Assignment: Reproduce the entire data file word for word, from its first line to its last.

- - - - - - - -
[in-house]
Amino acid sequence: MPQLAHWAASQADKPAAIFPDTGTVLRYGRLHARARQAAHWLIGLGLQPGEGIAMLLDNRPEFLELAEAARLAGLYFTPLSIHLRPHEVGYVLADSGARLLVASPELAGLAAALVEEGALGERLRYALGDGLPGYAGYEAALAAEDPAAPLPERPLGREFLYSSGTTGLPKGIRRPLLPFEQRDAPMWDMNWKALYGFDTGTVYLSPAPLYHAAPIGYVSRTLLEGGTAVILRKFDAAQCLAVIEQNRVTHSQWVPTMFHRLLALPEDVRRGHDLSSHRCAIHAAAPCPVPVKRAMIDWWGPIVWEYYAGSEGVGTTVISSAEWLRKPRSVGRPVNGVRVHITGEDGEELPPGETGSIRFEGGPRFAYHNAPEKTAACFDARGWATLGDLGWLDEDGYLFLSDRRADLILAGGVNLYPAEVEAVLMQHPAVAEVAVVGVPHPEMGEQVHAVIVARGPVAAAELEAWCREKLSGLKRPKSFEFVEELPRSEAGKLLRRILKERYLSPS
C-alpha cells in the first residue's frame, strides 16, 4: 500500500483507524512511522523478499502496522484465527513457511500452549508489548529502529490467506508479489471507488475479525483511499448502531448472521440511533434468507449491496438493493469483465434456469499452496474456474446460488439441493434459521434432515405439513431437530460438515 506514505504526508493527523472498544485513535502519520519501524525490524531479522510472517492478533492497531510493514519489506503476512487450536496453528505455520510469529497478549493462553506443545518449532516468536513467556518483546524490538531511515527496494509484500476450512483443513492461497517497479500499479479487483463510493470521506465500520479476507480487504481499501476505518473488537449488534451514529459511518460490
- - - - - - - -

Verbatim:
[in-house]
Amino acid sequence: MPQLAHWAASQADKPAAIFPDTGTVLRYGRLHARARQAAHWLIGLGLQPGEGIAMLLDNRPEFLELAEAARLAGLYFTPLSIHLRPHEVGYVLADSGARLLVASPELAGLAAALVEEGALGERLRYALGDGLPGYAGYEAALAAEDPAAPLPERPLGREFLYSSGTTGLPKGIRRPLLPFEQRDAPMWDMNWKALYGFDTGTVYLSPAPLYHAAPIGYVSRTLLEGGTAVILRKFDAAQCLAVIEQNRVTHSQWVPTMFHRLLALPEDVRRGHDLSSHRCAIHAAAPCPVPVKRAMIDWWGPIVWEYYAGSEGVGTTVISSAEWLRKPRSVGRPVNGVRVHITGEDGEELPPGETGSIRFEGGPRFAYHNAPEKTAACFDARGWATLGDLGWLDEDGYLFLSDRRADLILAGGVNLYPAEVEAVLMQHPAVAEVAVVGVPHPEMGEQVHAVIVARGPVAAAELEAWCREKLSGLKRPKSFEFVEELPRSEAGKLLRRILKERYLSPS
C-alpha cells in the first residue's frame, strides 16, 4: 500500500483507524512511522523478499502496522484465527513457511500452549508489548529502529490467506508479489471507488475479525483511499448502531448472521440511533434468507449491496438493493469483465434456469499452496474456474446460488439441493434459521434432515405439513431437530460438515 506514505504526508493527523472498544485513535502519520519501524525490524531479522510472517492478533492497531510493514519489506503476512487450536496453528505455520510469529497478549493462553506443545518449532516468536513467556518483546524490538531511515527496494509484500476450512483443513492461497517497479500499479479487483463510493470521506465500520479476507480487504481499501476505518473488537449488534451514529459511518460490